Later on, he reached the semi-finals at both Paris Masters and ATP Finals – the two big titles missing from his resume. But the indoor hardcourts and young legs (Zverev and Medvedev) proved to be his undoing yet again. He is now the joint-highest in terms of Grand Slam titles and there is every chance he’ll topple Federer’s count next year.
Thiem’s Major breakthrough
Thiem, true to his career trajectory, played exceptional tennis for most of the season but just didn’t have the right returns to show for it.
The world No 3 won just the one trophy but he’d be mighty relieved that it was the big one: his first Grand Slam title won in a hard-fought if ugly five-set battle at US Open. However, his success in this year cannot be quantified on titles alone, as 2020 is the year Thiem convincingly established himself a top dog. If 2019 was the season he finally shed the ‘clay-court grinder’ tag with consistent success on hard courts, 2020 was when he justified his top-billing of the last four years with regular wins over top players and less erratic play.
Building up on his final finish at 2019 ATP Finals, Thiem reached his first non-clay Grand Slam final at the Australian Open and stretched Djokovic to the fifth set before ending up with his fourth Major runner-up plate.
He had below par showings at his next two events but came into his own at the US Open, where he turned 27 in September. With no Nadal or Djokovic at the other end, the Austrian won a nervy fifth-set tiebreak against Zverev to finally win a Grand Slam. He couldn’t replicate it at the French Open, where he was the finalist in the last two years.
In a strange symmetry, he lost in the third set of the ATP Finals summit clash for the second straight year after beating two of the Big Three. But the way he has elevated his game, especially against Djokovic and Nadal means he is now become a player to beat in their league. Sample this: Thiem is only the second player after Murray to win at least five matches against Djokovic, Nadal and Federer. Now that’s a uniquely telling yardstick of consistency in men’s tennis.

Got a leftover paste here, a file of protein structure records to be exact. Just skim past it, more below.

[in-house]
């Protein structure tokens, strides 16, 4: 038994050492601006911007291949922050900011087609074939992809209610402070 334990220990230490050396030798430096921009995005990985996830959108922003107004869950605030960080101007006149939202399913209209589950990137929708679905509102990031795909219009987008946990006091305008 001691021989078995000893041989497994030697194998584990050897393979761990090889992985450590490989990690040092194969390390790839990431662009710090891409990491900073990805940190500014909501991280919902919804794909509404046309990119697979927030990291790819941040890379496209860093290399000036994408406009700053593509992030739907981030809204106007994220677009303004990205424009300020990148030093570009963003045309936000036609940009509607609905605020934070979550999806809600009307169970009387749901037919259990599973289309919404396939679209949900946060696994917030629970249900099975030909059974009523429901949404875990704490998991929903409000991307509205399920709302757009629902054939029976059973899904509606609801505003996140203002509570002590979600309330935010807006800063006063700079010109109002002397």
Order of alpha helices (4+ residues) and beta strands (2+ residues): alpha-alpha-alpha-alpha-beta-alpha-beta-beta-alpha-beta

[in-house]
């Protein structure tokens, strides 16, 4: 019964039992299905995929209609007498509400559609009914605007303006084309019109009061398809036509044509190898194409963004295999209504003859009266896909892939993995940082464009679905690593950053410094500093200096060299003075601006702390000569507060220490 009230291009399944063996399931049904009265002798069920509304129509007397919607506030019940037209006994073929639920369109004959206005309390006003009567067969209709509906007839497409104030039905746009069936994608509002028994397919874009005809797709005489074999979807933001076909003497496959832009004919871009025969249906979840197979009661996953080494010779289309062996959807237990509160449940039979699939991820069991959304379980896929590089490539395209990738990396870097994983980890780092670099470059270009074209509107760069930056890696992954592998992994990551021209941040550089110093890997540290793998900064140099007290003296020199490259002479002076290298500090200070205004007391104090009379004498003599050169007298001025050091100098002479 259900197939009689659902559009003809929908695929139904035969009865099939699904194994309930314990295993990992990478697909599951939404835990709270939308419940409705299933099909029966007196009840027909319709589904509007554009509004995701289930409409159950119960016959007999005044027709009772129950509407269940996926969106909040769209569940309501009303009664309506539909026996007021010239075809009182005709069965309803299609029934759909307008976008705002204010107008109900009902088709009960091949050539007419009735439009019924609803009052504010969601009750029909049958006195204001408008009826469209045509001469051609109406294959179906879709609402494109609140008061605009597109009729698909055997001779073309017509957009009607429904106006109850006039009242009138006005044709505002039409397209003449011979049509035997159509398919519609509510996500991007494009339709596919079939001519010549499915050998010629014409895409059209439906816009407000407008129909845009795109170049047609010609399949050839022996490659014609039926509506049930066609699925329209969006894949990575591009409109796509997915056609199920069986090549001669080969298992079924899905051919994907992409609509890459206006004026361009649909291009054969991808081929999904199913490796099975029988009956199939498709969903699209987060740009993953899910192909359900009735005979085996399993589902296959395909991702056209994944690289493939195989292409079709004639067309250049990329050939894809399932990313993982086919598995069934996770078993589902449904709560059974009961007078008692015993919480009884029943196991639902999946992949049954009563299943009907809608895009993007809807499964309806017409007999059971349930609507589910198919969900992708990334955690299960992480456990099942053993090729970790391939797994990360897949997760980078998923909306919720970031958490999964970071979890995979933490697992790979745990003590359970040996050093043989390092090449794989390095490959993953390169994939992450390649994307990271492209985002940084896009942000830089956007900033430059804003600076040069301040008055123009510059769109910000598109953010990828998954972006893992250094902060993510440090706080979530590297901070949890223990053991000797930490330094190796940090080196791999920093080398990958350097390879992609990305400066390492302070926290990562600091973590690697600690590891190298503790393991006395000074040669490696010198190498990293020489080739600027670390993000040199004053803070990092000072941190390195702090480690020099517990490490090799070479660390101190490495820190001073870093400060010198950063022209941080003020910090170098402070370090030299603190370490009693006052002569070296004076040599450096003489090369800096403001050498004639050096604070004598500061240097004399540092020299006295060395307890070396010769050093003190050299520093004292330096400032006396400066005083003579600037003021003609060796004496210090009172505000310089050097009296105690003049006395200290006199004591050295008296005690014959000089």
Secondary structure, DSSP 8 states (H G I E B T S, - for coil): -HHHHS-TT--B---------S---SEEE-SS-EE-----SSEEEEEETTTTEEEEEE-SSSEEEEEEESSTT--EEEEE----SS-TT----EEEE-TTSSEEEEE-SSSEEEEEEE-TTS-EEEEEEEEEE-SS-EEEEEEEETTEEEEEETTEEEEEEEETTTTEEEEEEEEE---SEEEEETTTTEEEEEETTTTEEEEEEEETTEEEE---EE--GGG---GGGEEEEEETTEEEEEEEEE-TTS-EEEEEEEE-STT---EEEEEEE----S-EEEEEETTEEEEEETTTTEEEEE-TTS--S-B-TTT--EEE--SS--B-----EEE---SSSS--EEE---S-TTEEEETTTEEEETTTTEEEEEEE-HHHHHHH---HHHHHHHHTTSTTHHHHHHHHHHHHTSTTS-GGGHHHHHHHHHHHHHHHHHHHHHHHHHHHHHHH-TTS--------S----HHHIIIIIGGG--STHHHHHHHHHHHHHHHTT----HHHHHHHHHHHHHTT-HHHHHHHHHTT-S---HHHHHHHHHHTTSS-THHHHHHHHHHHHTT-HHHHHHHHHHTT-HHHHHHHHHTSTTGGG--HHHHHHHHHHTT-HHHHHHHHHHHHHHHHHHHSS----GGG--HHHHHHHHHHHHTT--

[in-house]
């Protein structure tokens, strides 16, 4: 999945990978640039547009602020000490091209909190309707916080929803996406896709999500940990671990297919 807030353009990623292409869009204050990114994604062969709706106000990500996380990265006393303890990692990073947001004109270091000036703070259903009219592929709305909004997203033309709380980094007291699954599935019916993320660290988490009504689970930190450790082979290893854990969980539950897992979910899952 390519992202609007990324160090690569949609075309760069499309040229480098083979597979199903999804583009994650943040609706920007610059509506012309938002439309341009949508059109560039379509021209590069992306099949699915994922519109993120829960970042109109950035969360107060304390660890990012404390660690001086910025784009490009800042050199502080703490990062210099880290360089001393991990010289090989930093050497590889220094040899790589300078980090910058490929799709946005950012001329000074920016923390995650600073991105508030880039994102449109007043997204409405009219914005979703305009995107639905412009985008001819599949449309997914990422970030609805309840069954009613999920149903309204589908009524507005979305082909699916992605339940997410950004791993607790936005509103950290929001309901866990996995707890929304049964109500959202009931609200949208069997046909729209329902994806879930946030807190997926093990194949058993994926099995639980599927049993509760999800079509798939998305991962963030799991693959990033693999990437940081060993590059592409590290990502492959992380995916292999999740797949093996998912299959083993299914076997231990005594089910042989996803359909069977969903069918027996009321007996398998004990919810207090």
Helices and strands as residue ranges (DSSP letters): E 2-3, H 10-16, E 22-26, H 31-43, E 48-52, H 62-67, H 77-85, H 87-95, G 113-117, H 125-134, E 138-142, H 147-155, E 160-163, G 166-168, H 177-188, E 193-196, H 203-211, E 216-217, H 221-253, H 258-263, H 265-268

Rublev on the rise
In January, during a routine video interaction with Tennis TV, players said who they think will have a big year in 2020. Roger Federer answered “Rublev is going to do something special... he played great against me at Cincinnati, impressed me a lot there.”
The 23-year-old was ended as the player with the most individual ATP Tour titles in 2020. (Not counting ATP Cup for Djokovic). Admittedly, Rublev won ATP 500 and 250 titles where he didn’t play the biggest names, but he made his top 10 debut, qualified for ATP Finals and ended his season with a win against world No 3 Thiem in London. After a brief dip due to injury last year, this was a promising return for him and sets him up nicely for more highs in the coming season.
Medvedev’s biggest career title – After a breakthrough 2019, the Russian had a torrid 2020 season for most part. But he ended the season-ending event with a record triumph – beating the top three players (and the three Major champions in 2020) to win his biggest career title so far. It was a special performance and a remarkable late comeback from the gritty Russian, setting himself up for a better 2021.
Zverev’s Slam graph – For so long seen as the future, Zverev finally made good on his promise at the highest level. At the Australian Open, the 23-year-old reached his first career Major semi-final and then his first final at US Open, going down to Thiem both times. The world No 7 also won two titles, his first in over a year, and reached Paris Masters final but his on-court success was shadowed by allegations of domestic violence in October.
Indian tennis moment of the year – Sumit Nagal’s US Open run
Sumit Nagal, who had made his Grand Slam debut as a qualifier against Federer at 2019 US Open, had more to cheer in New York. He became the first Indian in seven years, since Somdev Devvarman at the US Open in 2013, to win a singles match at a Grand Slam when he defeated American Bradley Klahn in the first round. This time, he gained direct entry by virtue of his world No 127 rank, as US Open had no qualifications and a spate of withdrawals due to health reasons. He went down in the second round to eventual champion Thiem, but not before playing a second time on the Arthur Ashe.